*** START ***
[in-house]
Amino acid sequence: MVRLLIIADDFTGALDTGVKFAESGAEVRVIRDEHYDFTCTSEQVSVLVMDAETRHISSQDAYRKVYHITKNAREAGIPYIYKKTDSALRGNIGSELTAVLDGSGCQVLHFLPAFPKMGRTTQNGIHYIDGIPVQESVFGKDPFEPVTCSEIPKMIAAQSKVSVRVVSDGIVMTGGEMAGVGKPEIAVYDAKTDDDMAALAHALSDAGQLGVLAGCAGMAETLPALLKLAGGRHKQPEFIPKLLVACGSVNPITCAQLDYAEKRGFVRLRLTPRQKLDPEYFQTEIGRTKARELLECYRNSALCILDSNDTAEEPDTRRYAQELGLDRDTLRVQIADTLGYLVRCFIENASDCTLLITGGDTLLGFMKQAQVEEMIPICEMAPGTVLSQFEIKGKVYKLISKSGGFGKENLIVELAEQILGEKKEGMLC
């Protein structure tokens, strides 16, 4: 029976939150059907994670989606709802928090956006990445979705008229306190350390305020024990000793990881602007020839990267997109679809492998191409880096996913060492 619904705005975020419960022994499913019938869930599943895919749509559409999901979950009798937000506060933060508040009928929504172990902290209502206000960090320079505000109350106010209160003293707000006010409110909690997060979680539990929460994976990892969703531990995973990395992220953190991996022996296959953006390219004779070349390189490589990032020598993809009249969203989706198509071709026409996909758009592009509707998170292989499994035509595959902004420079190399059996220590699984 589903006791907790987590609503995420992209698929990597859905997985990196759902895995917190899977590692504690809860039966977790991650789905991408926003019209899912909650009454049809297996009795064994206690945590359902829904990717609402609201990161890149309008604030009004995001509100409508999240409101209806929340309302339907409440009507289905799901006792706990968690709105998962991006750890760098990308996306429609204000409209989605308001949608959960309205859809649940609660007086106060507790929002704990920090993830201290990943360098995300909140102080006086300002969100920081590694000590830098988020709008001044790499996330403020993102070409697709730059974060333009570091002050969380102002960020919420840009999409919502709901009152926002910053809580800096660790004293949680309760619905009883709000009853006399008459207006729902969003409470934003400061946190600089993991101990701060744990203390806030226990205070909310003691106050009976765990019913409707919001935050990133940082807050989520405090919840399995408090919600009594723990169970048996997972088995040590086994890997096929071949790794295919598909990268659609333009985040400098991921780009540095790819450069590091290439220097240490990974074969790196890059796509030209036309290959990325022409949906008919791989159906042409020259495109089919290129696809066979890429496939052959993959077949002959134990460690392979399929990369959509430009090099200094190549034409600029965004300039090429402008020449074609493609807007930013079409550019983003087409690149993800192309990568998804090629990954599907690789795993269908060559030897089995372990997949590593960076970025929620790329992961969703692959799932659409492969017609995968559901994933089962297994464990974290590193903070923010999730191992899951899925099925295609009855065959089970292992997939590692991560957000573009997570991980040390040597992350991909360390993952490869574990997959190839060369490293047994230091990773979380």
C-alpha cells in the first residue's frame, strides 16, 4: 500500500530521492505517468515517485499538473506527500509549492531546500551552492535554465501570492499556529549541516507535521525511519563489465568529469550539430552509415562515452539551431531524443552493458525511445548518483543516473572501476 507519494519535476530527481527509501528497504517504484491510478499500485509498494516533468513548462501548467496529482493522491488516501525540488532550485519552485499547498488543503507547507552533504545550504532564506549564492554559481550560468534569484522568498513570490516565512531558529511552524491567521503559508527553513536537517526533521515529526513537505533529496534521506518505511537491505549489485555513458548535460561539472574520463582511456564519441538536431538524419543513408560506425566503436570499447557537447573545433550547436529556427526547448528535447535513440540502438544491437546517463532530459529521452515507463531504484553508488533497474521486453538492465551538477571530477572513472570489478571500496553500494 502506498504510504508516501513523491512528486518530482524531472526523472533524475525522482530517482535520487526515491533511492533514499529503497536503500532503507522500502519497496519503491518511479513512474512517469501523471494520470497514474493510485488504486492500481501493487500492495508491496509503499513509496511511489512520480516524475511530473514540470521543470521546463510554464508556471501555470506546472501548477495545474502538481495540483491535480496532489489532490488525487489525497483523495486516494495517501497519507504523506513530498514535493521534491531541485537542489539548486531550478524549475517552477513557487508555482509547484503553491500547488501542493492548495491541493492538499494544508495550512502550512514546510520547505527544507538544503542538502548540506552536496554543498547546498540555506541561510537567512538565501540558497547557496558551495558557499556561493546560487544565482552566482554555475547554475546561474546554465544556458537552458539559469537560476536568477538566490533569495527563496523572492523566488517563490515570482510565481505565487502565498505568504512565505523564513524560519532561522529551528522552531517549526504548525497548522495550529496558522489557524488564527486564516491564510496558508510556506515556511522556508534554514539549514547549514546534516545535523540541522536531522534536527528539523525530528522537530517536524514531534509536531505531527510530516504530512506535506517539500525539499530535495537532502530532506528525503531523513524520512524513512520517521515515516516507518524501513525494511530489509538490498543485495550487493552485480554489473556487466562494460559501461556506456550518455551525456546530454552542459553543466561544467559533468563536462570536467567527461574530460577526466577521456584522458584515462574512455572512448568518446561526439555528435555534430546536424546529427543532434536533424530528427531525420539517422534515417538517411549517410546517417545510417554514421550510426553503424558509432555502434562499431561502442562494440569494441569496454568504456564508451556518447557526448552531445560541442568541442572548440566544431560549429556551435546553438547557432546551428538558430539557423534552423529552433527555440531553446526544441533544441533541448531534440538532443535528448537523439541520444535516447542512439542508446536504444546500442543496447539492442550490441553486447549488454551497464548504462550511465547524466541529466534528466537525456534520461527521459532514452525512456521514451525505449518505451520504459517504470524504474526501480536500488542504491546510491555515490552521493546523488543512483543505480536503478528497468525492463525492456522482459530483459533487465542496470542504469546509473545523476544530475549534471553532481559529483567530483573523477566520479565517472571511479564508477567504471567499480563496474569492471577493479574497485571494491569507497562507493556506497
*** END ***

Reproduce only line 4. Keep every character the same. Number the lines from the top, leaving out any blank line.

C-alpha cells in the first residue's frame, strides 16, 4: 500500500530521492505517468515517485499538473506527500509549492531546500551552492535554465501570492499556529549541516507535521525511519563489465568529469550539430552509415562515452539551431531524443552493458525511445548518483543516473572501476 507519494519535476530527481527509501528497504517504484491510478499500485509498494516533468513548462501548467496529482493522491488516501525540488532550485519552485499547498488543503507547507552533504545550504532564506549564492554559481550560468534569484522568498513570490516565512531558529511552524491567521503559508527553513536537517526533521515529526513537505533529496534521506518505511537491505549489485555513458548535460561539472574520463582511456564519441538536431538524419543513408560506425566503436570499447557537447573545433550547436529556427526547448528535447535513440540502438544491437546517463532530459529521452515507463531504484553508488533497474521486453538492465551538477571530477572513472570489478571500496553500494 502506498504510504508516501513523491512528486518530482524531472526523472533524475525522482530517482535520487526515491533511492533514499529503497536503500532503507522500502519497496519503491518511479513512474512517469501523471494520470497514474493510485488504486492500481501493487500492495508491496509503499513509496511511489512520480516524475511530473514540470521543470521546463510554464508556471501555470506546472501548477495545474502538481495540483491535480496532489489532490488525487489525497483523495486516494495517501497519507504523506513530498514535493521534491531541485537542489539548486531550478524549475517552477513557487508555482509547484503553491500547488501542493492548495491541493492538499494544508495550512502550512514546510520547505527544507538544503542538502548540506552536496554543498547546498540555506541561510537567512538565501540558497547557496558551495558557499556561493546560487544565482552566482554555475547554475546561474546554465544556458537552458539559469537560476536568477538566490533569495527563496523572492523566488517563490515570482510565481505565487502565498505568504512565505523564513524560519532561522529551528522552531517549526504548525497548522495550529496558522489557524488564527486564516491564510496558508510556506515556511522556508534554514539549514547549514546534516545535523540541522536531522534536527528539523525530528522537530517536524514531534509536531505531527510530516504530512506535506517539500525539499530535495537532502530532506528525503531523513524520512524513512520517521515515516516507518524501513525494511530489509538490498543485495550487493552485480554489473556487466562494460559501461556506456550518455551525456546530454552542459553543466561544467559533468563536462570536467567527461574530460577526466577521456584522458584515462574512455572512448568518446561526439555528435555534430546536424546529427543532434536533424530528427531525420539517422534515417538517411549517410546517417545510417554514421550510426553503424558509432555502434562499431561502442562494440569494441569496454568504456564508451556518447557526448552531445560541442568541442572548440566544431560549429556551435546553438547557432546551428538558430539557423534552423529552433527555440531553446526544441533544441533541448531534440538532443535528448537523439541520444535516447542512439542508446536504444546500442543496447539492442550490441553486447549488454551497464548504462550511465547524466541529466534528466537525456534520461527521459532514452525512456521514451525505449518505451520504459517504470524504474526501480536500488542504491546510491555515490552521493546523488543512483543505480536503478528497468525492463525492456522482459530483459533487465542496470542504469546509473545523476544530475549534471553532481559529483567530483573523477566520479565517472571511479564508477567504471567499480563496474569492471577493479574497485571494491569507497562507493556506497